Sunday, October 23, 2011

Modern Icons: Girls and Hair

I don't understand women. You can put that on a long list of things I don't "get": skateboarding, Harley-Davidson motorcycles, String Theory, and the allure of NASCAR racing. I want to understand women, however. Well I want to understand them well enough to keep them around. 

One of the thousand things about women that baffle me is the vicious abuse of their hair. I went to art school with a tall, pretty young woman who wore luscious hair down past her waist. Most of us experimented with our looks during that time, and Miss Wonder Hair decided to shave her head bald. I never knew why she did this, or if the result satisfied her. Her action shocked me, nonetheless. I felt like I'd just watched her flush diamonds down a toilet. 

Later I worked with another woman with exceptionally beautiful hair. Because of—boredom? self-hatred?—she started coloring, cutting, and waving it. After two full years and many hundreds of dollars, her hair reached a kind of terminal state, wherein it was indistinguishable from cat feces. 

Years ago I subscribed to Vogue Magazine. Every issue had a section I called, "Rats' nests in zero-gravity." I didn't see a direct example in the latest issue, but there were plenty of heads that looked like road kill. 

Granted, some women have "problem hair." They need help, and thank god the industry is there for them. I don't know why women with healthy hair undergo severe treatments that often make them significantly less attractive to me. They really ought to consult me first.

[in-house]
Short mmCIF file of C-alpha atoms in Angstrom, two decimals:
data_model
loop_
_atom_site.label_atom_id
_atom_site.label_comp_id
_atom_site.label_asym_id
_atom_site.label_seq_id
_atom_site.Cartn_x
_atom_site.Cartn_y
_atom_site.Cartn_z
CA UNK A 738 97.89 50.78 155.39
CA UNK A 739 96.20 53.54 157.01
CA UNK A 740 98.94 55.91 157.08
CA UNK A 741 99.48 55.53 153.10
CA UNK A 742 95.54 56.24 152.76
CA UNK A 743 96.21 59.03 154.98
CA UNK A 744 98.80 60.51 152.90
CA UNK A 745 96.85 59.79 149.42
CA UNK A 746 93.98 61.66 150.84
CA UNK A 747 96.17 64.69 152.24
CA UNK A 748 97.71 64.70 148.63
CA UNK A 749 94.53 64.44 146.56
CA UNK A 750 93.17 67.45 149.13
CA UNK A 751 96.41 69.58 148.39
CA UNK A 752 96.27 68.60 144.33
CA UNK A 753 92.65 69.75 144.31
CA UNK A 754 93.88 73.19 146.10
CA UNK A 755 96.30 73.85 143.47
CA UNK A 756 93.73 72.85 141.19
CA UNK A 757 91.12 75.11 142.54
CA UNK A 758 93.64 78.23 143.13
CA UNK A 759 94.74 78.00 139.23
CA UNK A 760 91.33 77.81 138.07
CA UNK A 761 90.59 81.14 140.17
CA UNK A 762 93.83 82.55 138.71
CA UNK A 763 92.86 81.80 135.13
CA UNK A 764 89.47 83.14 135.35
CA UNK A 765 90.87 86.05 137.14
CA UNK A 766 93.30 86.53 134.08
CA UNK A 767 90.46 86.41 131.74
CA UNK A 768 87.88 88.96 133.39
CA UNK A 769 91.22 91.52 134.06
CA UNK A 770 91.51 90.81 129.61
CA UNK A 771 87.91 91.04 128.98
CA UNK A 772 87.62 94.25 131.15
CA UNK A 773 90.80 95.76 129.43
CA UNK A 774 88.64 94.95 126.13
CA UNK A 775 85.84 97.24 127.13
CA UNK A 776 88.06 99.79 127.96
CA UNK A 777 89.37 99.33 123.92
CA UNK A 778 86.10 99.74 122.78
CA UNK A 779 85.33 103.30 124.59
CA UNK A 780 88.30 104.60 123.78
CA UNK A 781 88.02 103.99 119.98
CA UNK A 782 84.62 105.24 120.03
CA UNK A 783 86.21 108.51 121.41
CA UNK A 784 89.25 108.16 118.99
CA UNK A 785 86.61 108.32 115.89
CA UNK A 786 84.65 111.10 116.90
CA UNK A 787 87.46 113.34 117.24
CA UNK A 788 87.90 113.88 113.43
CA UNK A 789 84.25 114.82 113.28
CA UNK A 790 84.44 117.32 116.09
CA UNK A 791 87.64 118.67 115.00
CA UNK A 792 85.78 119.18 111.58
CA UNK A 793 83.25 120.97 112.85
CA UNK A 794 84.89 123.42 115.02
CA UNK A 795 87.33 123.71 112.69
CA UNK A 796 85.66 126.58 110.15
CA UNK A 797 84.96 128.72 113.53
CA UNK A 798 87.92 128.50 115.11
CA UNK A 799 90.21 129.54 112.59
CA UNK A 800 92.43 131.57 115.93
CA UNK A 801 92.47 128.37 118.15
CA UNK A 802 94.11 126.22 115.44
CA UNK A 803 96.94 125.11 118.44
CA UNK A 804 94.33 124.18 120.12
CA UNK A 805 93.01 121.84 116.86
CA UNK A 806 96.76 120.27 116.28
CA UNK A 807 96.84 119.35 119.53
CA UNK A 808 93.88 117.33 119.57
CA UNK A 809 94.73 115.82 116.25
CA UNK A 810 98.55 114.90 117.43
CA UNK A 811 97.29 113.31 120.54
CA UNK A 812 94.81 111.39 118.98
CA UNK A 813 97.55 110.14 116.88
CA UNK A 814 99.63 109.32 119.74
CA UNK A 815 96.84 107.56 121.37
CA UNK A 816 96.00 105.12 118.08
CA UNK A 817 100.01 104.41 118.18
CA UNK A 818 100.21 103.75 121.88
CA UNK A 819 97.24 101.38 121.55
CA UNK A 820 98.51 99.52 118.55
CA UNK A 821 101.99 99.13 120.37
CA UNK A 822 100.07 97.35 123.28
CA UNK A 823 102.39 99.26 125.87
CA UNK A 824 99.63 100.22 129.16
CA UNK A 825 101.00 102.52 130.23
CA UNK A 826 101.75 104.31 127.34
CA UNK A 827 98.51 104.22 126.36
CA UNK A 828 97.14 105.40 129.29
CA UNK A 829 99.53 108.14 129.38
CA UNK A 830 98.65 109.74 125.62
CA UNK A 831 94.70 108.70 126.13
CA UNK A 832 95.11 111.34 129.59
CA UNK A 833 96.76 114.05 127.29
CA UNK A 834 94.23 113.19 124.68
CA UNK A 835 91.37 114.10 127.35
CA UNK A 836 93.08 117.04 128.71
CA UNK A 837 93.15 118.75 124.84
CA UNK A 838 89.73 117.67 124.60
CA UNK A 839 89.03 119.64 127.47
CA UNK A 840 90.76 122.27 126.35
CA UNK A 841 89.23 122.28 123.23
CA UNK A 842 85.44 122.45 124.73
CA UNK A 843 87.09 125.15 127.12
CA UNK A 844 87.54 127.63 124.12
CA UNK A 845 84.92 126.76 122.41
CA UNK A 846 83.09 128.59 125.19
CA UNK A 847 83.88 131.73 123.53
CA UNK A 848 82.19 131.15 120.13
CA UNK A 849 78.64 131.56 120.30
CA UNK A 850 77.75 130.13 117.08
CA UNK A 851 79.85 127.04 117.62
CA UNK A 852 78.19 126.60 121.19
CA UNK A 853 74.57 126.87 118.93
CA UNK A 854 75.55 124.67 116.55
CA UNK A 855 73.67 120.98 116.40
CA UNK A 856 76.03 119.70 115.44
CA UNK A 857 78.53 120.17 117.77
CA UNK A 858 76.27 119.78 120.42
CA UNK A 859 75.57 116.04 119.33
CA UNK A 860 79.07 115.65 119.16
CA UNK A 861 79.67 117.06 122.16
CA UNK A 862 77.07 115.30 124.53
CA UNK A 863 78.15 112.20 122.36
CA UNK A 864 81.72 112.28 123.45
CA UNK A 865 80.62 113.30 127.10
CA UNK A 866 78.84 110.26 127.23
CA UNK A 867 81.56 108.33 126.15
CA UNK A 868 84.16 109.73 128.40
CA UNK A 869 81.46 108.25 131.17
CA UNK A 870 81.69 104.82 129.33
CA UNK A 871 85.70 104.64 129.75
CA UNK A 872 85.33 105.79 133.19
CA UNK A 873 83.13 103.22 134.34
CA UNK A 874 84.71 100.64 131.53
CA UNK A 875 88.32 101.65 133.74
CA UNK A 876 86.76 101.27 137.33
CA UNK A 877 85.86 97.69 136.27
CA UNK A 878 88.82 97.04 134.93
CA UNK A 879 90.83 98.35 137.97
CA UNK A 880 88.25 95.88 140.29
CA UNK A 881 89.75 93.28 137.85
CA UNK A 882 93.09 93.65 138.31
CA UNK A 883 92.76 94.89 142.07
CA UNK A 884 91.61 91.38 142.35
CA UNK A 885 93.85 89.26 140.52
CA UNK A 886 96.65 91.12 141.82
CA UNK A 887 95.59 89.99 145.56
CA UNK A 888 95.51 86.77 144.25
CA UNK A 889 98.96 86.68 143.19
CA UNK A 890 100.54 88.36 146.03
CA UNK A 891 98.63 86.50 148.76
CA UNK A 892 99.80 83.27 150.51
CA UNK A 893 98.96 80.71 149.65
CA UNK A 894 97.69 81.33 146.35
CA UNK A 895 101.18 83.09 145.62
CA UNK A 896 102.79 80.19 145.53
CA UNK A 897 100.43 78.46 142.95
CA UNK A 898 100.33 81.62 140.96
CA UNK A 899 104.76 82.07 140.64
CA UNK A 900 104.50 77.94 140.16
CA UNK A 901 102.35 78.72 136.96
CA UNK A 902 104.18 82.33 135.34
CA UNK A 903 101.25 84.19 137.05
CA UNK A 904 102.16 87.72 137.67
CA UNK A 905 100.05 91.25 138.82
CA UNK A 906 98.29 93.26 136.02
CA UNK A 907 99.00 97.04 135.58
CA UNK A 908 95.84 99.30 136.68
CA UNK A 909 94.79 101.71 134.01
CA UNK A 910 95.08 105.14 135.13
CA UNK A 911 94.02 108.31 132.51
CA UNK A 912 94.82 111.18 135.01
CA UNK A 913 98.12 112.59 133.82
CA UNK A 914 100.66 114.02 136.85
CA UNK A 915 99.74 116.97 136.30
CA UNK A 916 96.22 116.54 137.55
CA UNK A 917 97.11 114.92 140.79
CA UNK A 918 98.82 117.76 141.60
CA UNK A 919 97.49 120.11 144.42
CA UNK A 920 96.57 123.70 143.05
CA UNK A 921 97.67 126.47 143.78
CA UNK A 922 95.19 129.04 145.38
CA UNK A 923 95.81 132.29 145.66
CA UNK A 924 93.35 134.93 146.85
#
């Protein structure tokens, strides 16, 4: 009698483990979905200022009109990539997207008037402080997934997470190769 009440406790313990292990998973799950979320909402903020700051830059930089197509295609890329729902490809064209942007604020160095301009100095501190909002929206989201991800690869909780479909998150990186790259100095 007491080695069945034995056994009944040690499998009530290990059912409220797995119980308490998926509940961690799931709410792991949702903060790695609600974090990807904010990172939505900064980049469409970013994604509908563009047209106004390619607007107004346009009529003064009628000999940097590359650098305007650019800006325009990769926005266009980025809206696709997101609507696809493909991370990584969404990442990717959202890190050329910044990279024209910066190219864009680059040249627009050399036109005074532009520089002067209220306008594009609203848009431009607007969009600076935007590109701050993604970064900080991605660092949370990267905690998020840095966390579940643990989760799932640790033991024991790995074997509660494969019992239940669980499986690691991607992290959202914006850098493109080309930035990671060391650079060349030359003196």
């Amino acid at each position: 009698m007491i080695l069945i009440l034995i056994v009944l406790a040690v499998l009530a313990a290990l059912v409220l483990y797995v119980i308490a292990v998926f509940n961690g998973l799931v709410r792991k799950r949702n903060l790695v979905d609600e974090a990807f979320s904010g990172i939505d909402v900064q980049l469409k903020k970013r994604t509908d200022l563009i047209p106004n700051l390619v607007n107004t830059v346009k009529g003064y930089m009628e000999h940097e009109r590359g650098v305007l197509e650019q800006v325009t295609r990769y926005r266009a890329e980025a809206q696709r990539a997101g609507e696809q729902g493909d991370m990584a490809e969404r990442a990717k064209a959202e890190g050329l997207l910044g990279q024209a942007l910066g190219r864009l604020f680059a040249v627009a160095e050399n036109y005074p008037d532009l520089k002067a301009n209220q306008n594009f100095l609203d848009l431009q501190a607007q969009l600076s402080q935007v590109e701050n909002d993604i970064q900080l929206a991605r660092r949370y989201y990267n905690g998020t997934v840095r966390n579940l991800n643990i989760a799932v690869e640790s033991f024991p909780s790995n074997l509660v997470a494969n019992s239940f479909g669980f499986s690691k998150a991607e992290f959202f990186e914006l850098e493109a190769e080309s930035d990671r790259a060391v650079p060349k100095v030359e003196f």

Men don't seem to figure in this sport at all. I've never heard a guy say, "I'd ask her out, if only she put some highlights in," or "Cute girl, but she should cut her hair shorter." 

The other odd thing I've noticed is the absence of satisfaction for the subject. During my co-worker's two-year transition from Dream to Nightmare, I never once heard her say, "I like my hair now." She went from Mary-Ann pigtails to a seven-color Mohawk without experiencing one happy day. 

The theme of this series is the triumph of culture over nature, and the War on Hair is another example. We depend on nature and respect it, else we could not survive. At the same time, we want to conquer and master nature. Relentlessly, we bend nature to our will, even when that bending results in the destruction of nature. 

My meagre guess is that women experience this struggle in miniature, on the battlefield of their scalps. Women all but deify their hair, but also change it and kill it. 

Last night I watched the original Star Wars movie with my son. It's been about thirty-four years since that movie was first shown. After all that time, Carrie Fisher's hair still fascinated me. Even on a movie set, how was it possible to keep those two cinnamon buns in perfect shape on the sides of her head? In the final scene, Princess Leia bestows medals on Luke Skywalker and Han Solo. Her hair is different now, bound up in a braid, her crown. Maybe that's the seduction of restyling one's hair. It's the illusion of supernatural power. We want other people to think that we can become someone different, anytime we want to.